Skip to main content

Mechanical responses of igneous rocks to microwave irradiation: a review


In order to explore the mechanism of microwave radiation damage to rocks and improve the efficiency of underground rock fragmentation, statistics have been conducted for nearly 40 years, and the heating effects of four types of igneous rocks (granite, basalt, syenite, and gabbro) after microwave irradiation have been analyzed. The attenuation of tensile and compressive strength, and the microwave response mechanism of igneous rocks are studied. The results show that under microwave energy of 0–50 kJ, the tensile and compressive strengths of rock do not change significantly; however, above 50 kJ, they decrease rapidly. With increasing contents of Fe-rich minerals in rock, such as pyroxene, microwaves have a greater fracturing effect, which is manifested as rapid attenuations in tensile and compressive strength. The wave velocity damage factor and tensile strength damage factor of igneous rocks increase with the increase of microwave energy.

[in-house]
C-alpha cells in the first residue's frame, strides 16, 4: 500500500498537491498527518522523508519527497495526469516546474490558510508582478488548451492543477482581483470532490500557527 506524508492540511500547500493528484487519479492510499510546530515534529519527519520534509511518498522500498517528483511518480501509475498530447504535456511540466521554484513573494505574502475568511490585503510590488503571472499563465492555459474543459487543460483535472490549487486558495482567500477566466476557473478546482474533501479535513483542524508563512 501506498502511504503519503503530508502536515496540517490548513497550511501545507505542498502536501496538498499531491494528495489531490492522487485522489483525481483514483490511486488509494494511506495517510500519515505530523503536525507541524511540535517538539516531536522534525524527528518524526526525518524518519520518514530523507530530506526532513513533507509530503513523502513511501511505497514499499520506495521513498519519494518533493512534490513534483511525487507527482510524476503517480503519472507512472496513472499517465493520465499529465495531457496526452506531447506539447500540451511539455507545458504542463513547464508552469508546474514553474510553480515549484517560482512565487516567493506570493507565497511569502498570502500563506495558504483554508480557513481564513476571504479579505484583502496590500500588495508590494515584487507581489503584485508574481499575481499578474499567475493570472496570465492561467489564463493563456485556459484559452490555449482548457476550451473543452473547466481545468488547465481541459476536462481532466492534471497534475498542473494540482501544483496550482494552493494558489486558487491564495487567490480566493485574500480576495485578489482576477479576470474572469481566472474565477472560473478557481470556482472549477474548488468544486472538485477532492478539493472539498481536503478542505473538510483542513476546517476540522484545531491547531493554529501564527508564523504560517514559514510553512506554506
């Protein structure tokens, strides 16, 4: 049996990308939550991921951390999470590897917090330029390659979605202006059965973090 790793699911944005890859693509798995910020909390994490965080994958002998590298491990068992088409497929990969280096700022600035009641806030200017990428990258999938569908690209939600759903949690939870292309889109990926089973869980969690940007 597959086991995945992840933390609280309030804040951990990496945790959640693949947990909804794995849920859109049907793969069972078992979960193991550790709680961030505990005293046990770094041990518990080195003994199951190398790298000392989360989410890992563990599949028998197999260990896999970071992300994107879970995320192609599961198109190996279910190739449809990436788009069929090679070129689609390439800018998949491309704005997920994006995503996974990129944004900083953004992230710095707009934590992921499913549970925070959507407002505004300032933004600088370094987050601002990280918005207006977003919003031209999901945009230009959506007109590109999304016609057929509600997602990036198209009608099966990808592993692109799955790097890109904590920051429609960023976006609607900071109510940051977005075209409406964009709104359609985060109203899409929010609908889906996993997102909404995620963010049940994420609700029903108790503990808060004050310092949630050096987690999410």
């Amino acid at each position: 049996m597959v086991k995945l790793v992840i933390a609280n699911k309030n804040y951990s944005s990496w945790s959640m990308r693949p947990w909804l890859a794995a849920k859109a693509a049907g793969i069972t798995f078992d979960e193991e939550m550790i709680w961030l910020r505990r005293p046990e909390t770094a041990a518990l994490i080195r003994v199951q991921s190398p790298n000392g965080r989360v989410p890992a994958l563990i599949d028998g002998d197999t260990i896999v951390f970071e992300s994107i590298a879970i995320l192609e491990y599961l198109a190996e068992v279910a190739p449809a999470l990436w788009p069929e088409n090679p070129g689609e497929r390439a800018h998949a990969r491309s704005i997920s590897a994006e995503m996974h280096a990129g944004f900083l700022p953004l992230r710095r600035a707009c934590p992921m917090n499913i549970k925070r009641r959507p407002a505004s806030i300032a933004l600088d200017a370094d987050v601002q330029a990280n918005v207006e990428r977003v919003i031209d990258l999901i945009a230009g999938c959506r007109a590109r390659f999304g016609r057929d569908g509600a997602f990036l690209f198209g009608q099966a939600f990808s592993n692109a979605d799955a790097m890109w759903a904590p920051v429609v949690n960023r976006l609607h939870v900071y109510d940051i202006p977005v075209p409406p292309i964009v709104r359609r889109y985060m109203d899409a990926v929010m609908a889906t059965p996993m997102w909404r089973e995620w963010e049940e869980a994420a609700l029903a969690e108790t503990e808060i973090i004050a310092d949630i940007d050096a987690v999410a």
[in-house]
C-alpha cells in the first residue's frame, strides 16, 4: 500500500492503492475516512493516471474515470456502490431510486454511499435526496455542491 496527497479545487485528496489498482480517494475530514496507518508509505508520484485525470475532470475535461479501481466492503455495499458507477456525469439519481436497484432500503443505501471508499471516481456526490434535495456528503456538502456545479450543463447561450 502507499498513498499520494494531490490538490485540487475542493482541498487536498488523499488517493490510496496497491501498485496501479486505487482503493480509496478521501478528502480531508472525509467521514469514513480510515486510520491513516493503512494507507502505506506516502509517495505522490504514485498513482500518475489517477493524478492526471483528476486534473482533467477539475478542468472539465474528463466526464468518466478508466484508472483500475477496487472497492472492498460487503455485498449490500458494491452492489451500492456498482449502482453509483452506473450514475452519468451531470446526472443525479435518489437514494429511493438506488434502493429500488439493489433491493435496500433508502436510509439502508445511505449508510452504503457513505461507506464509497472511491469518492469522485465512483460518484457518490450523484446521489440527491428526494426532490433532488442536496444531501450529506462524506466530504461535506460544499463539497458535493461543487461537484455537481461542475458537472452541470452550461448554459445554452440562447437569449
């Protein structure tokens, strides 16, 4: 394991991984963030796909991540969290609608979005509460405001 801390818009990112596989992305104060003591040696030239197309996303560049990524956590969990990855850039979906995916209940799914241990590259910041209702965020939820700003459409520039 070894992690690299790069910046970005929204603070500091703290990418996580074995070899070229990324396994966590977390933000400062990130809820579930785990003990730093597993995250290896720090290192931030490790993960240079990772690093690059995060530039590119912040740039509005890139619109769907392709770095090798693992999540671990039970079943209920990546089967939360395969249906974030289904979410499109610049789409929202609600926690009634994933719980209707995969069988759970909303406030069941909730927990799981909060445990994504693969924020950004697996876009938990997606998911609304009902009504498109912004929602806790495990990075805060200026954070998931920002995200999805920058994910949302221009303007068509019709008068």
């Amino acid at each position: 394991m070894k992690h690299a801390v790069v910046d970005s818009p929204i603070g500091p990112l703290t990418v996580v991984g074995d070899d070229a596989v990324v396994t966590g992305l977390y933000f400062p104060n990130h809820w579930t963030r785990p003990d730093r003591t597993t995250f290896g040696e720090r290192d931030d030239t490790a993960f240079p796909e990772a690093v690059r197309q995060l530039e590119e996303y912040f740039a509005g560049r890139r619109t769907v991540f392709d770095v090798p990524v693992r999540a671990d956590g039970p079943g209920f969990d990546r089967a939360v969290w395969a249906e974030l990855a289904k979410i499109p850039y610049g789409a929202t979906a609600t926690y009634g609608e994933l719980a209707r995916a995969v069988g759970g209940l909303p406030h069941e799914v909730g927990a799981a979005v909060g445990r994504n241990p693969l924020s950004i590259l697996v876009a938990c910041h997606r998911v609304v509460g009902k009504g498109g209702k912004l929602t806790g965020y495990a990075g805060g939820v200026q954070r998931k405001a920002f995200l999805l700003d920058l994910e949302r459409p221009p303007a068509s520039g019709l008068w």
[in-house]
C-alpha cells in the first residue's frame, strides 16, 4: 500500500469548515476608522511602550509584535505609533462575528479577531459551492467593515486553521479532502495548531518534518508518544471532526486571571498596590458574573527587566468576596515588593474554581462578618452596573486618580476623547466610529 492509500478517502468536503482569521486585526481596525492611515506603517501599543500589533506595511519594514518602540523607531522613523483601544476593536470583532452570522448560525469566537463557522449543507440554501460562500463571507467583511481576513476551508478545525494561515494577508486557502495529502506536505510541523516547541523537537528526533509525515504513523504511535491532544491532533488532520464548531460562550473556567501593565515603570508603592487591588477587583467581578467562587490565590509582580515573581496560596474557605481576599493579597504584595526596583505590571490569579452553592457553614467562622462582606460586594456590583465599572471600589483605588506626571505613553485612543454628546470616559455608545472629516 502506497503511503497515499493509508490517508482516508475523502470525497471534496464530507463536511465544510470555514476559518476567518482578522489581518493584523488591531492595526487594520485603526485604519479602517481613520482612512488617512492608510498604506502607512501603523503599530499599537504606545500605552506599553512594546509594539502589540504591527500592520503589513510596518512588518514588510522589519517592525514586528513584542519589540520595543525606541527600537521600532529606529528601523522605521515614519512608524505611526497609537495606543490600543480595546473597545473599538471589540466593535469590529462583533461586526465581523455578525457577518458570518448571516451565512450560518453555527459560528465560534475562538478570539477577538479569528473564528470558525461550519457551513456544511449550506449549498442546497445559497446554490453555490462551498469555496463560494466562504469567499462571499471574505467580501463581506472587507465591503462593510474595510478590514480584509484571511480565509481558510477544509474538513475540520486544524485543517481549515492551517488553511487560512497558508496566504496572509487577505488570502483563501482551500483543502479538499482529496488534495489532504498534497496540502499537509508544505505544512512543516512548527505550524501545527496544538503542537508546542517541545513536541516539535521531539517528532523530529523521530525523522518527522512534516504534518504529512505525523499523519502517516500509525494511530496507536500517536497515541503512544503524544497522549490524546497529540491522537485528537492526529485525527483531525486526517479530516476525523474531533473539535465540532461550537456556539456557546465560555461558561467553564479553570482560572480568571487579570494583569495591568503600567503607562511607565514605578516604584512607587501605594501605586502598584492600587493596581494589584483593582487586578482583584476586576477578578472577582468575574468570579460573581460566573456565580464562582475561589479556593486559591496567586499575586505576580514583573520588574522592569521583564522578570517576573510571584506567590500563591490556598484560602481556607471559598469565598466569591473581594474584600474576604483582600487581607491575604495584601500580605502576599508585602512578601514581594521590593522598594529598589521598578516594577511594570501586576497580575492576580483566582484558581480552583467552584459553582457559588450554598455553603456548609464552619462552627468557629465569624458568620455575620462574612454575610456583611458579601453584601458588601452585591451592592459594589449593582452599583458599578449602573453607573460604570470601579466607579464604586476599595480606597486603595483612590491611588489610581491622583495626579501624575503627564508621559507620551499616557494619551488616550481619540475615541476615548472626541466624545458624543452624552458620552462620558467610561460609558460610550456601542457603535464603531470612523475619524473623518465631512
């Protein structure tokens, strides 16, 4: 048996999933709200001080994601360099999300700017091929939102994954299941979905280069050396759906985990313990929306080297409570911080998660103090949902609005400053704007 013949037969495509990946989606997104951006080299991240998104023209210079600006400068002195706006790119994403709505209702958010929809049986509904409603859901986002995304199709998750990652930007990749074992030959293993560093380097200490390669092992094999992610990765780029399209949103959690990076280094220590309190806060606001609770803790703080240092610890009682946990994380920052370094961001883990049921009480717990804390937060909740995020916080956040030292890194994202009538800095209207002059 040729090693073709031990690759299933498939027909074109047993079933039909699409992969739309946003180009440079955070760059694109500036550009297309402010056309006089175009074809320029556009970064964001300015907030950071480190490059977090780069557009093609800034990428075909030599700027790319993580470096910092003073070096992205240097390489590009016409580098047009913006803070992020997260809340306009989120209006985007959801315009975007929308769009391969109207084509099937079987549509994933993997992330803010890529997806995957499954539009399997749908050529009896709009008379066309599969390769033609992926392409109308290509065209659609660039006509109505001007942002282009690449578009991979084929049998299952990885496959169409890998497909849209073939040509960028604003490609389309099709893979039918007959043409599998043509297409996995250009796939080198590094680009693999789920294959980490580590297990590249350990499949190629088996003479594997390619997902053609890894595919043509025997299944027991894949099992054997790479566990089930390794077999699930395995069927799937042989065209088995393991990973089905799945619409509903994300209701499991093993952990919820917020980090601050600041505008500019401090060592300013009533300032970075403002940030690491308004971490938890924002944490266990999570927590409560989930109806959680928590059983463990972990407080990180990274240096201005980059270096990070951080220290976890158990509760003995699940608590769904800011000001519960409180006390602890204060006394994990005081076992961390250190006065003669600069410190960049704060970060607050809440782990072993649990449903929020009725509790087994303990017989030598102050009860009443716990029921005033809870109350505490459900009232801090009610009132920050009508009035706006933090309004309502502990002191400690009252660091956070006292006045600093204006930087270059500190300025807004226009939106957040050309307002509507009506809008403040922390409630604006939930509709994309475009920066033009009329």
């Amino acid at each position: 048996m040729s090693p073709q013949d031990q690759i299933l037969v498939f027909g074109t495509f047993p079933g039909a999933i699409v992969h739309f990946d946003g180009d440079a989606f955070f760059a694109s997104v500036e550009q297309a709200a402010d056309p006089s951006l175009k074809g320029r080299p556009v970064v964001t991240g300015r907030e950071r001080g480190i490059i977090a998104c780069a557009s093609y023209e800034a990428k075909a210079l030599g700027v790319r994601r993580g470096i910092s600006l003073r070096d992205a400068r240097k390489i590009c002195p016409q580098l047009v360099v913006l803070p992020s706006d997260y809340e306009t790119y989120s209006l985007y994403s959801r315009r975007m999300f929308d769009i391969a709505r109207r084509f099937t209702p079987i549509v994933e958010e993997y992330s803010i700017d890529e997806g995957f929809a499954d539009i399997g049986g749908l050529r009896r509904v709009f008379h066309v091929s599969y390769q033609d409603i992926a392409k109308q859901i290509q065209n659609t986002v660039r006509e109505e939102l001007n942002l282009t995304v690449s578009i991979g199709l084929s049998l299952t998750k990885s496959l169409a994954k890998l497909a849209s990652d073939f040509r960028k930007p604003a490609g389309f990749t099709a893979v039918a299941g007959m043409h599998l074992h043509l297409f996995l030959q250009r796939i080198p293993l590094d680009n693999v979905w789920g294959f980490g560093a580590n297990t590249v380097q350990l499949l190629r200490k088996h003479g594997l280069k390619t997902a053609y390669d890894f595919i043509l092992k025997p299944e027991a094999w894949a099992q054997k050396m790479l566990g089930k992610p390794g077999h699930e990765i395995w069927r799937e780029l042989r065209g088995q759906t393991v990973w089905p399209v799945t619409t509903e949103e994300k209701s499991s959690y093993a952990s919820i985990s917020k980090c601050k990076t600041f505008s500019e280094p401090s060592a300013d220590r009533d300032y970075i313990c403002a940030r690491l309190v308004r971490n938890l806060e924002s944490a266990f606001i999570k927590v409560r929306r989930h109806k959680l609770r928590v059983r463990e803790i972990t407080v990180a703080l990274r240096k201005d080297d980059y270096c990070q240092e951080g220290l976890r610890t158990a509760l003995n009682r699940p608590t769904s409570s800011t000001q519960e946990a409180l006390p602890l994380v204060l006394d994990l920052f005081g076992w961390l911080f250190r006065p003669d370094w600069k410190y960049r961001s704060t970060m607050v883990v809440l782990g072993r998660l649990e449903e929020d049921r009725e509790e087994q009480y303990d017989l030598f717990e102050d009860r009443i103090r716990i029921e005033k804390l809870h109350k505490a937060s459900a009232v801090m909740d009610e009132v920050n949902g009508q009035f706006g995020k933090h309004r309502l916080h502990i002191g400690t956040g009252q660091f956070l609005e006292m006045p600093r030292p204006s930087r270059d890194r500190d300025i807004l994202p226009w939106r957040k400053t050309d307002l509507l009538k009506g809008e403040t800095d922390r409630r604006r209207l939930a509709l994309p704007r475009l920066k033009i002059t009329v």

This is a preview of subscription content, access via your institution.

Fig. 1
Fig. 2
Fig. 3
Fig. 4
Fig. 5
Fig. 6
Fig. 7
Fig. 8
Fig. 9
Fig. 10
Fig. 11
Fig. 12


Download references


This research was supported by the National Natural Science Foundation of China (Grant No. 41972288)

Author information

Authors and Affiliations


Corresponding authors

Correspondence to Guogang Bai or Qiang Sun.

Ethics declarations

Conflict of interest

The authors declare that they have no known competing financial interests or personal relationships that could have appeared to influence the work reported in this paper.

Additional information

Edited by Prof. Jadwiga Anna Jarzyna (ASSOCIATE EDITOR) / Prof. Michał Malinowski (CO-EDITOR-IN-CHIEF).

Rights and permissions

Reprints and Permissions

About this article

Verify currency and authenticity via CrossMark

Cite this article

Bai, G., Sun, Q., Jia, H. et al. Mechanical responses of igneous rocks to microwave irradiation: a review. Acta Geophys. 70, 1183–1192 (2022).

Download citation

  • Received:

  • Accepted:

  • Published:

  • Issue Date:

  • DOI:


  • Microwave
  • Microwave energy
  • Heating rate
  • Rock strength
  • Rock crack